Advance NZ co-leaders Jami-Lee Ross and Billy Te Kahika have challenged MediaWorks' decision not to include their party in its multi-party debate in the High Court.
Ross and Te Kahika yesterday filed an urgent interlocutory injunction application against the network after it excluded Advance NZ from its PowerBrokers clash.
New Zealand First, the Green Party, the ACT Party and the Māori Party will feature in the Newshub Nation debate on 3 October, which will focus on the political parties that could be in a position to help National or Labour form a government after the election.
To be included in the debate, political parties must have won at least one list or electorate seat in the past two electoral terms.
Media received legal advice when considering the criteria in July.
The lawyer representing Ross and Te Kahika, Honor Lanham, argued Advance NZ could be in a King or Queen-making position.
"They are polling similarly to the Māori Party and New Zealand First, with just as much chance of winning an electorate ... they have a leader with governance experience and is presently in Parliament," Lanham told the court.
Lanham pointed to the lack of polling in electorates, saying it makes it difficult for the court to determine how successful a candidate is likely to be.
The Advance NZ co-leaders accepted the television network has criteria for its debate, but said it should be "reasonable or rational", Lanham told the court.
Advance NZ's popularity on social media was also raised by Lanham, who suggested it too shows the party could be in a position to form a government after the election.
"Advance NZ has more than 43,000 people following its Facebook page ... that can be contrasted to five other parties ... but more than that, when you look at specific types of social media content and the responses that have been received to them, we can see Advance NZ has had incredibly popular video content online. Some of their videos have been viewed over 256,000 times," she told the court.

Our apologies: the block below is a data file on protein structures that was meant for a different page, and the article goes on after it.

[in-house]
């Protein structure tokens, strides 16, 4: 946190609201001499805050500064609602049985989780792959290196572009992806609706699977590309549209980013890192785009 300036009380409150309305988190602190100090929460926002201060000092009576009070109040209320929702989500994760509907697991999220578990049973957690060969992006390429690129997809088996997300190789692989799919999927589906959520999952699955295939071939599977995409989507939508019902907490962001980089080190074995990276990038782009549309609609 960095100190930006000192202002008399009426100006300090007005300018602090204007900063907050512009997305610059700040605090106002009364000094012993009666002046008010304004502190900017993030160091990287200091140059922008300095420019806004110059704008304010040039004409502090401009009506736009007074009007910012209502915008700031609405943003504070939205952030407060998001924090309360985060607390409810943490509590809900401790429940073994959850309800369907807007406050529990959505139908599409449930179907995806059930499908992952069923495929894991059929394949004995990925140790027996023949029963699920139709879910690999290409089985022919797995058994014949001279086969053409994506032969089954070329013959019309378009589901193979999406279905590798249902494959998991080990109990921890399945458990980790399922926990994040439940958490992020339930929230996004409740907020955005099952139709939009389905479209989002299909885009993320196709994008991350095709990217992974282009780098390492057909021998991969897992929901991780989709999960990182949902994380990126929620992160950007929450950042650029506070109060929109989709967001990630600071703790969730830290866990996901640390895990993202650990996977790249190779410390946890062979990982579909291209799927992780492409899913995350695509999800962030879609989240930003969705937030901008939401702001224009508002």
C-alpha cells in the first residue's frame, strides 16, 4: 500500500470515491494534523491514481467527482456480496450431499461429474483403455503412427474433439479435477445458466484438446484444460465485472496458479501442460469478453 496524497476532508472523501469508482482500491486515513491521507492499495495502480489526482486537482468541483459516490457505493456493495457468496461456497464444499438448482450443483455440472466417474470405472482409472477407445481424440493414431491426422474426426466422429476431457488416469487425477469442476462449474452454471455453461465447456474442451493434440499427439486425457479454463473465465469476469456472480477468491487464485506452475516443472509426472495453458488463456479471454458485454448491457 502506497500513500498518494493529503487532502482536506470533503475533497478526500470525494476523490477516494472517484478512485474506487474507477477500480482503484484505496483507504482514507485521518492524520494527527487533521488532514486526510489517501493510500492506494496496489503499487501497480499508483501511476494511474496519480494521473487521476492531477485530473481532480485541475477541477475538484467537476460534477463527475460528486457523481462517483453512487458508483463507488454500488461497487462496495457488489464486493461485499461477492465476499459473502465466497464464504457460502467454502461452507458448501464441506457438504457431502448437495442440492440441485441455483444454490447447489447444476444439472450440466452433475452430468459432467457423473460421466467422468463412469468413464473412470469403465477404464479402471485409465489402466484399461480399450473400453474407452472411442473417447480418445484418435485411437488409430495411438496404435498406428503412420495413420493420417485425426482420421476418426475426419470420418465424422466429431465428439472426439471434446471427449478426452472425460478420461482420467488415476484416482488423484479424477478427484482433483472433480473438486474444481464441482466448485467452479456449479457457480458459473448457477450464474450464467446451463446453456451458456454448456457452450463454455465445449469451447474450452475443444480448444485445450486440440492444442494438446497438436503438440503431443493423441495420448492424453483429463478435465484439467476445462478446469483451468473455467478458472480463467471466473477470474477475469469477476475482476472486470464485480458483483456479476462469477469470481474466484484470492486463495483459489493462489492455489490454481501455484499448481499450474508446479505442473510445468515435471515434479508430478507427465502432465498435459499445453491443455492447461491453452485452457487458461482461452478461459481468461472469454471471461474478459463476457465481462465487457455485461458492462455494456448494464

Justice Tracey Walker said social media support is a "nuanced thing".
"Subject to manipulation, I'm not suggesting that's the case here, but despite its nature ... one doesn't know the geographical location of supporters or people who engage. They could be off-shore, they could be ... under-age.
"Differences in social media popularity could reflect a party's characteristics - older voters not engaging in social media and not on Facebook," Justice Walker said.
Jordan Grimmer, who was assisting Lanham, told the court Covid-19 had impacted election campaigning, so Advance NZ's exclusion would have more of a negative impact on the party as air time is more valuable.
"Indeed what broadcasters do in this very special and important arena can influence voters' decisions and is thus a very vital part of New Zealand's democracy and I say that is particularly so in the Covid-19 election season," Grimmer said.
The lawyer representing MediaWorks, Justin Graham, stressed the PowerBrokers debate is not focused on minor parties, rather those that could be in a position to help form a government.
"What is essentially sought by the applicants in this case is to transform it into a minor party leaders' debate," he said.
If it was a minor party debate, the flood gates would open, he added.
"We would undoubtedly have requests for attendance from parties such as the New Conservatives and The Opportunities Parties, who have had superior polling results to Advance NZ," he said.
There does need to be a cut off applied by broadcasters, Graham told the court.
Graham argued both Ross and Te Kahika have recently had decent airtime on the MediaWorks network, appearing on Newshub Nation and The Hui in recent weeks.
MediaWorks accepted that leaders' debates are important, generally popular and a party would be impacted if it wasn't included. It also accepted broadcasters in an election period must act with fairness and balance.
Justice Walker has reserved her decision until about 2pm tomorrow.